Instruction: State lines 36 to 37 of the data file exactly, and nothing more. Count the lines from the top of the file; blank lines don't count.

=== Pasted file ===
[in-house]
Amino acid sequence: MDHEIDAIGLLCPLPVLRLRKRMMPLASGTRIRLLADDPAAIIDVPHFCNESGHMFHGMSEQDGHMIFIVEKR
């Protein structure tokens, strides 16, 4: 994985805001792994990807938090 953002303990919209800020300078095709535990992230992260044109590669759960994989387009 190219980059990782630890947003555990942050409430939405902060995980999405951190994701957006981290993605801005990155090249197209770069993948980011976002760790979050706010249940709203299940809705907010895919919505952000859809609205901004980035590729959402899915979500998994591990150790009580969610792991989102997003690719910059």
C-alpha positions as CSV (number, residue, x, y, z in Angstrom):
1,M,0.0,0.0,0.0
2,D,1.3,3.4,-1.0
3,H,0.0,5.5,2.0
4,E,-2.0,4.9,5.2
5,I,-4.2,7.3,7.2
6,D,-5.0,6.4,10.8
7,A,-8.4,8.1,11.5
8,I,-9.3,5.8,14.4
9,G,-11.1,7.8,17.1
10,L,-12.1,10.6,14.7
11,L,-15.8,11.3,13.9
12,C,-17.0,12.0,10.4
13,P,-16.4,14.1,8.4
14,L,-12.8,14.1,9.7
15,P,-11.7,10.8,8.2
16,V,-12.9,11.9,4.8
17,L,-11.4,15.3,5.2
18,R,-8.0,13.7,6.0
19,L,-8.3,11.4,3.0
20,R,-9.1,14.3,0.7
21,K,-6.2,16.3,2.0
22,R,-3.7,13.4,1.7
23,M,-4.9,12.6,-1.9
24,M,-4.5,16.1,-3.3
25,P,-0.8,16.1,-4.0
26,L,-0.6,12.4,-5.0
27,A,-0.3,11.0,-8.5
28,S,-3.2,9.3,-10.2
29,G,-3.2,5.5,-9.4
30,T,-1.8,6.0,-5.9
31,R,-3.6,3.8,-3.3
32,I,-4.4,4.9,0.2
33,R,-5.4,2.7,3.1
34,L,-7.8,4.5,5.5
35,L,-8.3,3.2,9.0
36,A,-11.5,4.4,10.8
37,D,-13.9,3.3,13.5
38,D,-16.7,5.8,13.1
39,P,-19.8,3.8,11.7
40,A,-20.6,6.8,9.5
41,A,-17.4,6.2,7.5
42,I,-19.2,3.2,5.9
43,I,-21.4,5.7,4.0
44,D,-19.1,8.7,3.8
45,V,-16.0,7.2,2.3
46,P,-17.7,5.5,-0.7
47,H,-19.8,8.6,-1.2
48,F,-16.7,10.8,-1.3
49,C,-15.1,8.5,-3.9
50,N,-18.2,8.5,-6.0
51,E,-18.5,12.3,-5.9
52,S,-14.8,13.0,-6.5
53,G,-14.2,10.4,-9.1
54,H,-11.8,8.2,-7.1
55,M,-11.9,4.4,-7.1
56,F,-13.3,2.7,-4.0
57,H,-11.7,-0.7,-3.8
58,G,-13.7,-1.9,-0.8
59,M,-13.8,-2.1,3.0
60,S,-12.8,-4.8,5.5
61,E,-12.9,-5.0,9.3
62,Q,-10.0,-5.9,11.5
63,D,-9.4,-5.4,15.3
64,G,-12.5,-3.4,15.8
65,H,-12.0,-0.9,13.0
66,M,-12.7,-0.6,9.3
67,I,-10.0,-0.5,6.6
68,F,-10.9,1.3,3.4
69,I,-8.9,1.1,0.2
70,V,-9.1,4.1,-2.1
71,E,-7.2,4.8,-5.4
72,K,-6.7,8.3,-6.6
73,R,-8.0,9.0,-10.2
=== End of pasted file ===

32,I,-4.4,4.9,0.2
33,R,-5.4,2.7,3.1